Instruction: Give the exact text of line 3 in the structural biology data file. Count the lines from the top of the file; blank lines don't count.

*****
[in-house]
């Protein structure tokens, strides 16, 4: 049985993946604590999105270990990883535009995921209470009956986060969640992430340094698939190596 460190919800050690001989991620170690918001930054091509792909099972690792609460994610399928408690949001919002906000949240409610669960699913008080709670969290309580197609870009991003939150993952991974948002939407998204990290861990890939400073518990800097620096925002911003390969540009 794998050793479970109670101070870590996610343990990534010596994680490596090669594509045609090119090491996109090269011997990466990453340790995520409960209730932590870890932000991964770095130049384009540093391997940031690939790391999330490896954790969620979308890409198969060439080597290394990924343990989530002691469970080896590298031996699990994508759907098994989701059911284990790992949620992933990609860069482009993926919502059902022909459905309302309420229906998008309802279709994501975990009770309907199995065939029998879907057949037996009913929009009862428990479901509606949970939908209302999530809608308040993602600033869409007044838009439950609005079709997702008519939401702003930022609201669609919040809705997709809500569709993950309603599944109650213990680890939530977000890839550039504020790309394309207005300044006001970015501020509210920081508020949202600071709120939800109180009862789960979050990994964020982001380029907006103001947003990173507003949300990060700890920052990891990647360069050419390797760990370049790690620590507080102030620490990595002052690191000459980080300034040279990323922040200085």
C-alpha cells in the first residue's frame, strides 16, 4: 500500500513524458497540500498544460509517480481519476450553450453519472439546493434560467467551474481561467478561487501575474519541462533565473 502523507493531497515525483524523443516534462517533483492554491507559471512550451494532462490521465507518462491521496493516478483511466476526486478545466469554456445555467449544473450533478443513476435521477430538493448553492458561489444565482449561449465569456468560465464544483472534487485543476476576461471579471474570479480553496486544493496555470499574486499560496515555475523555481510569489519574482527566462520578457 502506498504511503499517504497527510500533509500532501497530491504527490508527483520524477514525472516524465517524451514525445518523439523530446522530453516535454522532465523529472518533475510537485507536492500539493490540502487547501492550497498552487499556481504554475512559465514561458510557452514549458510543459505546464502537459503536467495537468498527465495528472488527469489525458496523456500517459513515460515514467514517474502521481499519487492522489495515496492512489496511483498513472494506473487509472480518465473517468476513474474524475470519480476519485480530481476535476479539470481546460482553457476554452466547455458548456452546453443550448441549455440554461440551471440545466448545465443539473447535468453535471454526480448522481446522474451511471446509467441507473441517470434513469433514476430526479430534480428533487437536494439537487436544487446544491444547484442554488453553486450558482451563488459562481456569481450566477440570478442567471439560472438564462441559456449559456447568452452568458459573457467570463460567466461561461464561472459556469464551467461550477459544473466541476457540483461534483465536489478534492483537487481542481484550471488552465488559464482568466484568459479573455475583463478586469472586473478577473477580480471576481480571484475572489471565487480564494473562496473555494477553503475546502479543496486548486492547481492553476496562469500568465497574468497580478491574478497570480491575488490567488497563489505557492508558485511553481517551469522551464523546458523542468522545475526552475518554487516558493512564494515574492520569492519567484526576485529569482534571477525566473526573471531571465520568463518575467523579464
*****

C-alpha cells in the first residue's frame, strides 16, 4: 500500500513524458497540500498544460509517480481519476450553450453519472439546493434560467467551474481561467478561487501575474519541462533565473 502523507493531497515525483524523443516534462517533483492554491507559471512550451494532462490521465507518462491521496493516478483511466476526486478545466469554456445555467449544473450533478443513476435521477430538493448553492458561489444565482449561449465569456468560465464544483472534487485543476476576461471579471474570479480553496486544493496555470499574486499560496515555475523555481510569489519574482527566462520578457 502506498504511503499517504497527510500533509500532501497530491504527490508527483520524477514525472516524465517524451514525445518523439523530446522530453516535454522532465523529472518533475510537485507536492500539493490540502487547501492550497498552487499556481504554475512559465514561458510557452514549458510543459505546464502537459503536467495537468498527465495528472488527469489525458496523456500517459513515460515514467514517474502521481499519487492522489495515496492512489496511483498513472494506473487509472480518465473517468476513474474524475470519480476519485480530481476535476479539470481546460482553457476554452466547455458548456452546453443550448441549455440554461440551471440545466448545465443539473447535468453535471454526480448522481446522474451511471446509467441507473441517470434513469433514476430526479430534480428533487437536494439537487436544487446544491444547484442554488453553486450558482451563488459562481456569481450566477440570478442567471439560472438564462441559456449559456447568452452568458459573457467570463460567466461561461464561472459556469464551467461550477459544473466541476457540483461534483465536489478534492483537487481542481484550471488552465488559464482568466484568459479573455475583463478586469472586473478577473477580480471576481480571484475572489471565487480564494473562496473555494477553503475546502479543496486548486492547481492553476496562469500568465497574468497580478491574478497570480491575488490567488497563489505557492508558485511553481517551469522551464523546458523542468522545475526552475518554487516558493512564494515574492520569492519567484526576485529569482534571477525566473526573471531571465520568463518575467523579464